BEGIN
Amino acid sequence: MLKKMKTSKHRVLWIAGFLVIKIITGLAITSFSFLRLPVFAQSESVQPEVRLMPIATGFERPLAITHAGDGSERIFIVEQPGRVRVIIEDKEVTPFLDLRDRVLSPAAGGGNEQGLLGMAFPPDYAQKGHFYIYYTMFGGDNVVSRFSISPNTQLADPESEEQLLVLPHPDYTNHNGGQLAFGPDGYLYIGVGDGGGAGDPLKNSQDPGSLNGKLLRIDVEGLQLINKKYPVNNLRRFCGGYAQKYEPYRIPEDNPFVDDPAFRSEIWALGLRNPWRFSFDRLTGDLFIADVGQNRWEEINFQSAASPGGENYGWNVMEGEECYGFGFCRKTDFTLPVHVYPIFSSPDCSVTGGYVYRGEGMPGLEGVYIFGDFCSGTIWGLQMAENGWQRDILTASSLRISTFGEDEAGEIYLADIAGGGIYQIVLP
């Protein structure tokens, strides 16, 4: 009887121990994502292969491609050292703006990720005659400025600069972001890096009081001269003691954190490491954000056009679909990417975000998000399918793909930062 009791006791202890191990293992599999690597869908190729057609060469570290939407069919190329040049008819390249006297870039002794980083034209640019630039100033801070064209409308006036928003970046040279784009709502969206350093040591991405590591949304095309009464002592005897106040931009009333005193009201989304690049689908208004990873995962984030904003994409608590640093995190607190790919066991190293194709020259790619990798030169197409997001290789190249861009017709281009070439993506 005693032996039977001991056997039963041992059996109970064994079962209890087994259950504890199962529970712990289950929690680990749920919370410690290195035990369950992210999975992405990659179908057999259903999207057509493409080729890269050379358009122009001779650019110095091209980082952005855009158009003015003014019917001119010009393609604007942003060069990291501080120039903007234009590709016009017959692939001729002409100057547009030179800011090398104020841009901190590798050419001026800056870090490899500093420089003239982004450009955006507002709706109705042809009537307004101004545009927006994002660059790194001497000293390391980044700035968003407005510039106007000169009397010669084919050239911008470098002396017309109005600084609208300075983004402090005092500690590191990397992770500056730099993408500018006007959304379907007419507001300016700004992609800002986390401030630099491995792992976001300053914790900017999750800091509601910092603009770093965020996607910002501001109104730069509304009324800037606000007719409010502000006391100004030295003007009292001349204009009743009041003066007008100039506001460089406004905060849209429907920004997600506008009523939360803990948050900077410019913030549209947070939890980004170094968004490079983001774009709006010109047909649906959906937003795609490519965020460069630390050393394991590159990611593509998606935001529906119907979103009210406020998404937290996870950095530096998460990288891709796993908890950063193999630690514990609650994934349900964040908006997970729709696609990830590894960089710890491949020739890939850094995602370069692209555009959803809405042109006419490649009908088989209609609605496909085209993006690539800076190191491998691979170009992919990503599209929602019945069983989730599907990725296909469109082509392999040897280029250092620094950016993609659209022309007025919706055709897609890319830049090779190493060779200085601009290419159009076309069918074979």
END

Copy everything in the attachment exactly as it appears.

Amino acid sequence: MLKKMKTSKHRVLWIAGFLVIKIITGLAITSFSFLRLPVFAQSESVQPEVRLMPIATGFERPLAITHAGDGSERIFIVEQPGRVRVIIEDKEVTPFLDLRDRVLSPAAGGGNEQGLLGMAFPPDYAQKGHFYIYYTMFGGDNVVSRFSISPNTQLADPESEEQLLVLPHPDYTNHNGGQLAFGPDGYLYIGVGDGGGAGDPLKNSQDPGSLNGKLLRIDVEGLQLINKKYPVNNLRRFCGGYAQKYEPYRIPEDNPFVDDPAFRSEIWALGLRNPWRFSFDRLTGDLFIADVGQNRWEEINFQSAASPGGENYGWNVMEGEECYGFGFCRKTDFTLPVHVYPIFSSPDCSVTGGYVYRGEGMPGLEGVYIFGDFCSGTIWGLQMAENGWQRDILTASSLRISTFGEDEAGEIYLADIAGGGIYQIVLP
């Protein structure tokens, strides 16, 4: 009887121990994502292969491609050292703006990720005659400025600069972001890096009081001269003691954190490491954000056009679909990417975000998000399918793909930062 009791006791202890191990293992599999690597869908190729057609060469570290939407069919190329040049008819390249006297870039002794980083034209640019630039100033801070064209409308006036928003970046040279784009709502969206350093040591991405590591949304095309009464002592005897106040931009009333005193009201989304690049689908208004990873995962984030904003994409608590640093995190607190790919066991190293194709020259790619990798030169197409997001290789190249861009017709281009070439993506 005693032996039977001991056997039963041992059996109970064994079962209890087994259950504890199962529970712990289950929690680990749920919370410690290195035990369950992210999975992405990659179908057999259903999207057509493409080729890269050379358009122009001779650019110095091209980082952005855009158009003015003014019917001119010009393609604007942003060069990291501080120039903007234009590709016009017959692939001729002409100057547009030179800011090398104020841009901190590798050419001026800056870090490899500093420089003239982004450009955006507002709706109705042809009537307004101004545009927006994002660059790194001497000293390391980044700035968003407005510039106007000169009397010669084919050239911008470098002396017309109005600084609208300075983004402090005092500690590191990397992770500056730099993408500018006007959304379907007419507001300016700004992609800002986390401030630099491995792992976001300053914790900017999750800091509601910092603009770093965020996607910002501001109104730069509304009324800037606000007719409010502000006391100004030295003007009292001349204009009743009041003066007008100039506001460089406004905060849209429907920004997600506008009523939360803990948050900077410019913030549209947070939890980004170094968004490079983001774009709006010109047909649906959906937003795609490519965020460069630390050393394991590159990611593509998606935001529906119907979103009210406020998404937290996870950095530096998460990288891709796993908890950063193999630690514990609650994934349900964040908006997970729709696609990830590894960089710890491949020739890939850094995602370069692209555009959803809405042109006419490649009908088989209609609605496909085209993006690539800076190191491998691979170009992919990503599209929602019945069983989730599907990725296909469109082509392999040897280029250092620094950016993609659209022309007025919706055709897609890319830049090779190493060779200085601009290419159009076309069918074979």